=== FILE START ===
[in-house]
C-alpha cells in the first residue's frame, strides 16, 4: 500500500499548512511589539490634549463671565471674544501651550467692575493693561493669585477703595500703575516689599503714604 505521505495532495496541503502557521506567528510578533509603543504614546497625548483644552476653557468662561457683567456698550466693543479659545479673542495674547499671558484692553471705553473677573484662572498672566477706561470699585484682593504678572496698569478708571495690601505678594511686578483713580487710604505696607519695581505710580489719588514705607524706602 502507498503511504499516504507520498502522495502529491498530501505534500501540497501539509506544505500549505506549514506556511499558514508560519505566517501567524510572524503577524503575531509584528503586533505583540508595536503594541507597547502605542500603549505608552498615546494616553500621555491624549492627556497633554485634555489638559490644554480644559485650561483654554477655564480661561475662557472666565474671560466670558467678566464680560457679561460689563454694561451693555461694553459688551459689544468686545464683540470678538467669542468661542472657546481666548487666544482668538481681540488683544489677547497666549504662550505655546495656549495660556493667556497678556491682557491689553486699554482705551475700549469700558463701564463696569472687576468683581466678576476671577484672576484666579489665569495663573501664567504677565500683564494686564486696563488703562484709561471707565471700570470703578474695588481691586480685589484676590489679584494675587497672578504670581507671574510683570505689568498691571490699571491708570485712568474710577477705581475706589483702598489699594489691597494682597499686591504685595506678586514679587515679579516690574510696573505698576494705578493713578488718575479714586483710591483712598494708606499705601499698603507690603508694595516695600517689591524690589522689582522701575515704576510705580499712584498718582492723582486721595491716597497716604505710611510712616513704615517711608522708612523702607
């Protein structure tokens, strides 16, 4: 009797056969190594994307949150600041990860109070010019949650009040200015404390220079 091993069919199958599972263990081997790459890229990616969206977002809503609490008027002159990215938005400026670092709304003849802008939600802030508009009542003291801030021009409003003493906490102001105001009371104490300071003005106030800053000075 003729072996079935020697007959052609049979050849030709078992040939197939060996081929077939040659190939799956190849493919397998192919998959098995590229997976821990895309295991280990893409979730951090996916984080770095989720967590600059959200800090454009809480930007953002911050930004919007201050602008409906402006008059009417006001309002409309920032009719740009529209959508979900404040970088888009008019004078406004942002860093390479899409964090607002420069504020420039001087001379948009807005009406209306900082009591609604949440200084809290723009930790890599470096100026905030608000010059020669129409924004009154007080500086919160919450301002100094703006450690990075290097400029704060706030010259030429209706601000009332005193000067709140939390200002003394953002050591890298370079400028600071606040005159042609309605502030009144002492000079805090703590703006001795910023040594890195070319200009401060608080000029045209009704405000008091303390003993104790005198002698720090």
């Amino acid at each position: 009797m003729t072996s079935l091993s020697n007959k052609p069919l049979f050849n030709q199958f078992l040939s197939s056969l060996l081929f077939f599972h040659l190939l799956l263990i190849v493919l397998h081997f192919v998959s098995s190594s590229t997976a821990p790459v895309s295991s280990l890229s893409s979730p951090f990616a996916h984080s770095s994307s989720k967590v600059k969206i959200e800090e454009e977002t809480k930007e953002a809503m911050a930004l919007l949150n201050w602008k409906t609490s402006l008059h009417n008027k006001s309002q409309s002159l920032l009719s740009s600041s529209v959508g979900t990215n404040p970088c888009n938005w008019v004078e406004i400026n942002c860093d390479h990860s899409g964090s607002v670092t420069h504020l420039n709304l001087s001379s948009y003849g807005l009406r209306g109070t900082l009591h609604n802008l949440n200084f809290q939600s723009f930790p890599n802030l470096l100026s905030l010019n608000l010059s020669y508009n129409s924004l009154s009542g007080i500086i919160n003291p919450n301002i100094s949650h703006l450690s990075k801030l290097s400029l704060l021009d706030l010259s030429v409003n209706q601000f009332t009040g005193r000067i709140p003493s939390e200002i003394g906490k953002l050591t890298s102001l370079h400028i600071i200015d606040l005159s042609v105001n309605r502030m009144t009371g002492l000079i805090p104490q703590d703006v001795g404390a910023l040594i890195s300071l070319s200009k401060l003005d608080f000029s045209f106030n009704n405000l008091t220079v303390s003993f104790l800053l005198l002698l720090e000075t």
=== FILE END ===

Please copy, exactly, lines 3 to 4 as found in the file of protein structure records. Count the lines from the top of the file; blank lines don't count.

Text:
């Protein structure tokens, strides 16, 4: 009797056969190594994307949150600041990860109070010019949650009040200015404390220079 091993069919199958599972263990081997790459890229990616969206977002809503609490008027002159990215938005400026670092709304003849802008939600802030508009009542003291801030021009409003003493906490102001105001009371104490300071003005106030800053000075 003729072996079935020697007959052609049979050849030709078992040939197939060996081929077939040659190939799956190849493919397998192919998959098995590229997976821990895309295991280990893409979730951090996916984080770095989720967590600059959200800090454009809480930007953002911050930004919007201050602008409906402006008059009417006001309002409309920032009719740009529209959508979900404040970088888009008019004078406004942002860093390479899409964090607002420069504020420039001087001379948009807005009406209306900082009591609604949440200084809290723009930790890599470096100026905030608000010059020669129409924004009154007080500086919160919450301002100094703006450690990075290097400029704060706030010259030429209706601000009332005193000067709140939390200002003394953002050591890298370079400028600071606040005159042609309605502030009144002492000079805090703590703006001795910023040594890195070319200009401060608080000029045209009704405000008091303390003993104790005198002698720090």
């Amino acid at each position: 009797m003729t072996s079935l091993s020697n007959k052609p069919l049979f050849n030709q199958f078992l040939s197939s056969l060996l081929f077939f599972h040659l190939l799956l263990i190849v493919l397998h081997f192919v998959s098995s190594s590229t997976a821990p790459v895309s295991s280990l890229s893409s979730p951090f990616a996916h984080s770095s994307s989720k967590v600059k969206i959200e800090e454009e977002t809480k930007e953002a809503m911050a930004l919007l949150n201050w602008k409906t609490s402006l008059h009417n008027k006001s309002q409309s002159l920032l009719s740009s600041s529209v959508g979900t990215n404040p970088c888009n938005w008019v004078e406004i400026n942002c860093d390479h990860s899409g964090s607002v670092t420069h504020l420039n709304l001087s001379s948009y003849g807005l009406r209306g109070t900082l009591h609604n802008l949440n200084f809290q939600s723009f930790p890599n802030l470096l100026s905030l010019n608000l010059s020669y508009n129409s924004l009154s009542g007080i500086i919160n003291p919450n301002i100094s949650h703006l450690s990075k801030l290097s400029l704060l021009d706030l010259s030429v409003n209706q601000f009332t009040g005193r000067i709140p003493s939390e200002i003394g906490k953002l050591t890298s102001l370079h400028i600071i200015d606040l005159s042609v105001n309605r502030m009144t009371g002492l000079i805090p104490q703590d703006v001795g404390a910023l040594i890195s300071l070319s200009k401060l003005d608080f000029s045209f106030n009704n405000l008091t220079v303390s003993f104790l800053l005198l002698l720090e000075t």